Crystal structure of the MAP3K TAO2 kinase domain bound by an inhibitor staurosporine.Zhou, T.J., Sun, L.G., Gao, Y., Goldsmith, E.J.
(2006) Acta Biochim.Biophys.Sinica 38: 385-392
- PubMed: 16761096
- DOI: 10.1111/j.1745-7270.2006.00173.x
- PubMed Abstract:
Mitogen-activated protein kinase (MAPK) signal transduction pathways are ubiquitous in eukaryotic cells, which transfer signals from the cell surface to the nucleus, controlling multiple cellular programs. MAPKs are activated by MAPK kinases [MAP2Ks ...
Mitogen-activated protein kinase (MAPK) signal transduction pathways are ubiquitous in eukaryotic cells, which transfer signals from the cell surface to the nucleus, controlling multiple cellular programs. MAPKs are activated by MAPK kinases [MAP2Ks or MAP/extracellular signal-regulated kinase (ERK) kinases (MEK)], which in turn are activated by MAPK kinase kinases (MAP3Ks). TAO2 is a MAP3K level kinase that activates the MAP2Ks MEK3 and MEK6 to activate p38 MAPKs. Because p38 MAPKs are key regulators of expression of inflammatory cytokines, they appear to be involved in human diseases such as asthma and autoimmunity. As an upstream activator of p38s, TAO2 represents a potential drug target. Here we report the crystal structure of active TAO2 kinase domain in complex with staurosporine, a broad-range protein kinase inhibitor that inhibits TAO2 with an IC50 of 3 mM. The structure reveals that staurosporine occupies the position where the adenosine of ATP binds in TAO2, and the binding of the inhibitor mimics many features of ATP binding. Both polar and nonpolar interactions contribute to the enzyme-inhibitor recognition. Staurosporine induces conformational changes in TAO2 residues that surround the inhibitor molecule, but causes very limited global changes in the kinase. The structure provides atomic details for TAO2-staurosporine interactions, and explains the relatively low potency of staurosporine against TAO2. The structure presented here should aid in the design of inhibitors specific to TAO2 and related kinases.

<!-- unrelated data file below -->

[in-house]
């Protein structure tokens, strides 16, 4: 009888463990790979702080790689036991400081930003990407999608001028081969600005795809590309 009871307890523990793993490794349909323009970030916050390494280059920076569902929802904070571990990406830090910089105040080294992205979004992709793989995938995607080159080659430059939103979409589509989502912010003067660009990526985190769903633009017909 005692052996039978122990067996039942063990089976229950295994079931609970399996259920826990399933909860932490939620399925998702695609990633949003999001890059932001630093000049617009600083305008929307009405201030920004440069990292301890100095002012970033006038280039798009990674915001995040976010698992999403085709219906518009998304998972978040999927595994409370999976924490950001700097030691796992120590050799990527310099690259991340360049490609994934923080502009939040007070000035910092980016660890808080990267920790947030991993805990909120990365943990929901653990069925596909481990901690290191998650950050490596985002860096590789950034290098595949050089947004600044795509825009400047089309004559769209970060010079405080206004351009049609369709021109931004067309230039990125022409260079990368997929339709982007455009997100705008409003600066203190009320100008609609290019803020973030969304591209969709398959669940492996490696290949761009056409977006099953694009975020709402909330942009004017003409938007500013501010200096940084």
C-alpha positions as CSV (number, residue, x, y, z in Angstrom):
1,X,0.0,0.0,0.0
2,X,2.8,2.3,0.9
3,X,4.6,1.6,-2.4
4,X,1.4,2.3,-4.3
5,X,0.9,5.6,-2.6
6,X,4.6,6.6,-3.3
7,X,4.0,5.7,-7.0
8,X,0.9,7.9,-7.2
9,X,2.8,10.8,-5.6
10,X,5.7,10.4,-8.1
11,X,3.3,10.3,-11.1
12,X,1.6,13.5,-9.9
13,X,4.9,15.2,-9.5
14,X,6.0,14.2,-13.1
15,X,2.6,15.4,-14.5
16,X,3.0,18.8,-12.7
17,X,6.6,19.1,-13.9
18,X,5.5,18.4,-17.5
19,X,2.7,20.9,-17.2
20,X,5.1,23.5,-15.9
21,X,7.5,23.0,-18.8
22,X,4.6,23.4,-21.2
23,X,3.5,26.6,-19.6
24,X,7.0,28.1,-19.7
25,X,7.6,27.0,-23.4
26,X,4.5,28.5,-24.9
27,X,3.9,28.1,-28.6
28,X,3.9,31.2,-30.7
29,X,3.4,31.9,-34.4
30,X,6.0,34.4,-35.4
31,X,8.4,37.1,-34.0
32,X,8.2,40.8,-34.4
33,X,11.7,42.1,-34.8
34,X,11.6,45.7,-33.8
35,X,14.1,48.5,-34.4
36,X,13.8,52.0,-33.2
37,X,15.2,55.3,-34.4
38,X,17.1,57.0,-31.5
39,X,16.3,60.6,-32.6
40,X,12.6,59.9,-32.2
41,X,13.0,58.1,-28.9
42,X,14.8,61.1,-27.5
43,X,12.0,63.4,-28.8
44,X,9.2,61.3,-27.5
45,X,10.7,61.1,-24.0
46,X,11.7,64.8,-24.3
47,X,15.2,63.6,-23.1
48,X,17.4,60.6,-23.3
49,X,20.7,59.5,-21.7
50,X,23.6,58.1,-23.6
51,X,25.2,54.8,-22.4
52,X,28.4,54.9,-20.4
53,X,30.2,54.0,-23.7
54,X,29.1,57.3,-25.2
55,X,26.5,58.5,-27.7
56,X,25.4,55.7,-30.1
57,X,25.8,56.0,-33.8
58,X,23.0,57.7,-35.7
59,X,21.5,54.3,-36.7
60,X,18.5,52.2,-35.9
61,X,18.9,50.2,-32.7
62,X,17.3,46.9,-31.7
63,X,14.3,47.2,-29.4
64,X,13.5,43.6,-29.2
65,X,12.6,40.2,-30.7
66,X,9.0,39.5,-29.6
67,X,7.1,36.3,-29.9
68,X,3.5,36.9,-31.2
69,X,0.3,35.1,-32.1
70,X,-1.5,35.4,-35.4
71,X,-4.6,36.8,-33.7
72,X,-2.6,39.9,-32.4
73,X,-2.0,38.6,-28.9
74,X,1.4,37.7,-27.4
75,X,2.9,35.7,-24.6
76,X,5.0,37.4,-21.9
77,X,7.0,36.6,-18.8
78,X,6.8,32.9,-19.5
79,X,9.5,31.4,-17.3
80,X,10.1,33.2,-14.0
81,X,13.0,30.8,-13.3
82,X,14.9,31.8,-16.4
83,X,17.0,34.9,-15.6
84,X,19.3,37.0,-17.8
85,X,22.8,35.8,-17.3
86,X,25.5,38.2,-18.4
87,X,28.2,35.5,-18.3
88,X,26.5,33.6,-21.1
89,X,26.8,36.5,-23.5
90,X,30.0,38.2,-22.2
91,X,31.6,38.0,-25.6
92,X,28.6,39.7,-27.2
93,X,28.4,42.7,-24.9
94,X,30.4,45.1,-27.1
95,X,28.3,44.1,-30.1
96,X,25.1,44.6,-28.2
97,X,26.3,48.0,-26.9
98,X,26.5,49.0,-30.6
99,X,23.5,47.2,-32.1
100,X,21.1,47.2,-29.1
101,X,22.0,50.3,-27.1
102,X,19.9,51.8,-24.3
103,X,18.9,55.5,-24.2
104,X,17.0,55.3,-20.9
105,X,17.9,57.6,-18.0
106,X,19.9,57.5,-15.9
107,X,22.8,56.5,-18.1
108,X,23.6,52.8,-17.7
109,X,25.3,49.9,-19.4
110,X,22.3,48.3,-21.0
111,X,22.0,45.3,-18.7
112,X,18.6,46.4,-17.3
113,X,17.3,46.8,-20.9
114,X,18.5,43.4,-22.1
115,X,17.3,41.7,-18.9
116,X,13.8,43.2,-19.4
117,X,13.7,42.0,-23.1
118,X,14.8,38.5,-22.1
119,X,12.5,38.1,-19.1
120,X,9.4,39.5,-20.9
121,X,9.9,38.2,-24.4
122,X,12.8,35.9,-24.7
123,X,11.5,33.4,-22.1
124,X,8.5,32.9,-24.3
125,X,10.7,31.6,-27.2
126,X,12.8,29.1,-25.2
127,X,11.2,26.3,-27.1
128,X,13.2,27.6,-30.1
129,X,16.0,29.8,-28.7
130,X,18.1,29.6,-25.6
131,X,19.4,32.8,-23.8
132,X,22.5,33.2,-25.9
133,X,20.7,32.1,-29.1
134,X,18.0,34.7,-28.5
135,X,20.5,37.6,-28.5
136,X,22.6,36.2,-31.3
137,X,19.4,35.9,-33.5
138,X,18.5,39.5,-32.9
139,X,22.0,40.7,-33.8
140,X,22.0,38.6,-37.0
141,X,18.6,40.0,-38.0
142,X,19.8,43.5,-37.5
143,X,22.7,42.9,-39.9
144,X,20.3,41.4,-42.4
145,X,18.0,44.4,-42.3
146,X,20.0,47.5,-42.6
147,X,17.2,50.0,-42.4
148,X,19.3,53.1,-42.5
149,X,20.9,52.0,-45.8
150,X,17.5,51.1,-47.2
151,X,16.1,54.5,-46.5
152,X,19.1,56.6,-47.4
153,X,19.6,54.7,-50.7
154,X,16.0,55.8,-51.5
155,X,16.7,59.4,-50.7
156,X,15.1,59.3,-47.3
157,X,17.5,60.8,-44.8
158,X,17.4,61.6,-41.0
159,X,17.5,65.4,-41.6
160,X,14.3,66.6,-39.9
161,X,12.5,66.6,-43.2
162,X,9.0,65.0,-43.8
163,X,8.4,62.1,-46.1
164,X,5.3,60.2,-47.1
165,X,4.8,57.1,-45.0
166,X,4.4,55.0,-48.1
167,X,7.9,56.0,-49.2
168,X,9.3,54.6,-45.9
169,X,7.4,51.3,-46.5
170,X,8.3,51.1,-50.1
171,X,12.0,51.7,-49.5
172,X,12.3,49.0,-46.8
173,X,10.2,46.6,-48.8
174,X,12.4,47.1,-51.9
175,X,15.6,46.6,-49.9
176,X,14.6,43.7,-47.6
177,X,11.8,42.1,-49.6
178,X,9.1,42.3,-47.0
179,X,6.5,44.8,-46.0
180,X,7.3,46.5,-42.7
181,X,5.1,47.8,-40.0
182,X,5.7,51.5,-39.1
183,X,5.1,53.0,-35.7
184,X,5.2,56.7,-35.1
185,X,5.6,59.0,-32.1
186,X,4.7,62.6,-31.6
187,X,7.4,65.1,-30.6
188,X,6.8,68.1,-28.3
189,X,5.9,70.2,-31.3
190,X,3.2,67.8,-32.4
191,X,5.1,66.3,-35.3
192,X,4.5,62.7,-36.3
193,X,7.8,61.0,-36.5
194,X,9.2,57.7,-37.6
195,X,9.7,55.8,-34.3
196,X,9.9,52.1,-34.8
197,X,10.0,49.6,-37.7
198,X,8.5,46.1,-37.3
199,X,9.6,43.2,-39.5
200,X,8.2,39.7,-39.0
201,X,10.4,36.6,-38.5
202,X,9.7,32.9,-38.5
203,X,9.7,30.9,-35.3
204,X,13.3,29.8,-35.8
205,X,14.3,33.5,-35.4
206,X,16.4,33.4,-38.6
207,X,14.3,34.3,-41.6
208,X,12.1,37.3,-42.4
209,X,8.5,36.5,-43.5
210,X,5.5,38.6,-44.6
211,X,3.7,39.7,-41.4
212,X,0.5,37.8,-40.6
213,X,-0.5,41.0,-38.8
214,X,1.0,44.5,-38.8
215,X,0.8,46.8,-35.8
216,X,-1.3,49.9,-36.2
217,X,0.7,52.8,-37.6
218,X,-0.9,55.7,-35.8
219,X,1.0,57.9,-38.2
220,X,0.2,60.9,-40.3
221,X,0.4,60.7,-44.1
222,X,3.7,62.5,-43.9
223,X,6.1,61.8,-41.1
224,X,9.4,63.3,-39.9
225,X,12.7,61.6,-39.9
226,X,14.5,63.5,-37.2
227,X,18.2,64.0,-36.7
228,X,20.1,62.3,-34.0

Department of Biochemistry, University of Texas Southwestern Medical Center at Dallas, Dallas, TX 75390-9038, USA.